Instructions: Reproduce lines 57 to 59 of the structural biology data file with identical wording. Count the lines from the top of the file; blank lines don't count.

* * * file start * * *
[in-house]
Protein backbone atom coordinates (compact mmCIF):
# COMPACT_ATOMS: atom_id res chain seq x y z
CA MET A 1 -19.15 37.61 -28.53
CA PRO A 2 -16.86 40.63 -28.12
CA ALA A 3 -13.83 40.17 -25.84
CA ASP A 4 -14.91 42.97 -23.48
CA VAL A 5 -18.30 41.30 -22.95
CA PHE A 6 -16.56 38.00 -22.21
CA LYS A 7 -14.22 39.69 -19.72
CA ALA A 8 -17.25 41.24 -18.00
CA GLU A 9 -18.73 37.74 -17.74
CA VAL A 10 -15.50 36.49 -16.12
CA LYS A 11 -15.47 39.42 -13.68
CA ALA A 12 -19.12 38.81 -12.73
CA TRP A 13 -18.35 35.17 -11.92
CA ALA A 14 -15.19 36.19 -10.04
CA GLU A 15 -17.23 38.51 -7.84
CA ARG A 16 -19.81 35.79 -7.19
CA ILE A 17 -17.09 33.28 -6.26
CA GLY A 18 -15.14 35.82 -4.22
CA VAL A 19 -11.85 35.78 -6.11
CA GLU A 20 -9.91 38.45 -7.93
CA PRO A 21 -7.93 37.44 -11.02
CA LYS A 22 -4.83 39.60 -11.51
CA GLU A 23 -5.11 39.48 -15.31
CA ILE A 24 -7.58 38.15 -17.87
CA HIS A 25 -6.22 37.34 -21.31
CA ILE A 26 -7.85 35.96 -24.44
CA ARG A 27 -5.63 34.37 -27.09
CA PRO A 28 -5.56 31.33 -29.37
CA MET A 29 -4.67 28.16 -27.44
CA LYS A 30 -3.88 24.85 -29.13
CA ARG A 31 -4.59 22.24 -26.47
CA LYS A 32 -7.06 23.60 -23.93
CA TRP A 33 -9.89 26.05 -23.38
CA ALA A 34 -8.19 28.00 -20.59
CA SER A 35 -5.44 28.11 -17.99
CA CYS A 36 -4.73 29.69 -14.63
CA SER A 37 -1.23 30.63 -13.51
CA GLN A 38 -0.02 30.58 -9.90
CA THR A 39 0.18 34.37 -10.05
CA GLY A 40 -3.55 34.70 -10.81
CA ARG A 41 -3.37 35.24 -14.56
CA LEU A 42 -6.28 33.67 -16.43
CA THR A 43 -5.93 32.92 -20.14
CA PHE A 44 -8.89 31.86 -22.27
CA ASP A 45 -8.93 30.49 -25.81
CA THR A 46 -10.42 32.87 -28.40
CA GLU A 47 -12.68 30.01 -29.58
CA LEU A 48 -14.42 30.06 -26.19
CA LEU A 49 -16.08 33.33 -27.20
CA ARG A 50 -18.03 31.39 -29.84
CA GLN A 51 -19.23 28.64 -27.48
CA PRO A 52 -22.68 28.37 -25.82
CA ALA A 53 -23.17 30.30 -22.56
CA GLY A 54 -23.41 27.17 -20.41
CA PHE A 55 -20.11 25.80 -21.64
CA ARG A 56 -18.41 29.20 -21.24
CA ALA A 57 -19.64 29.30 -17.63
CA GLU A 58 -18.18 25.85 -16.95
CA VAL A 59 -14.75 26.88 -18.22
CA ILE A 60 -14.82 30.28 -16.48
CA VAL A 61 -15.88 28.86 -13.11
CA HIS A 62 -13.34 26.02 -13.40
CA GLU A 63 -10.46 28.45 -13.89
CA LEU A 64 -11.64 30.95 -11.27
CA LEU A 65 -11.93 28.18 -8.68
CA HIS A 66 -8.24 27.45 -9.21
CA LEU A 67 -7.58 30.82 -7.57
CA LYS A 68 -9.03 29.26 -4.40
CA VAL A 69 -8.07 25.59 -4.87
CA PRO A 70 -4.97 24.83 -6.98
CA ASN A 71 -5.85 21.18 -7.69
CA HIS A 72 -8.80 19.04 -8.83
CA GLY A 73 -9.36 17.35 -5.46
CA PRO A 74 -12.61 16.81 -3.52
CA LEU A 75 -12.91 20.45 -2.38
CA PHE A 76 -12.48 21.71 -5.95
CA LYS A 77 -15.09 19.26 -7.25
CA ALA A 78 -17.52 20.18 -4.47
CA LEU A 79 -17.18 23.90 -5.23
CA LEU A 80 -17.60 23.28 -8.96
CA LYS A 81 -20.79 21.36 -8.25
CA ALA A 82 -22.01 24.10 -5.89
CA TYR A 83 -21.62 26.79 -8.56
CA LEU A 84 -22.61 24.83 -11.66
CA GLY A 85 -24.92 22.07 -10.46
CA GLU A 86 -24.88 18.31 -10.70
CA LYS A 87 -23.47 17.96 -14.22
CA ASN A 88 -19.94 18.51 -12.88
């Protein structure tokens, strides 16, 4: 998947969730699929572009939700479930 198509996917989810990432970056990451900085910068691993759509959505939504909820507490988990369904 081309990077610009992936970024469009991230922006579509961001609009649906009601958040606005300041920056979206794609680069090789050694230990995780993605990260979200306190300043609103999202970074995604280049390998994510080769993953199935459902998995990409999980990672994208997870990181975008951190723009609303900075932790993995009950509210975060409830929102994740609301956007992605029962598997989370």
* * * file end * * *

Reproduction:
CA GLY A 54 -23.41 27.17 -20.41
CA PHE A 55 -20.11 25.80 -21.64
CA ARG A 56 -18.41 29.20 -21.24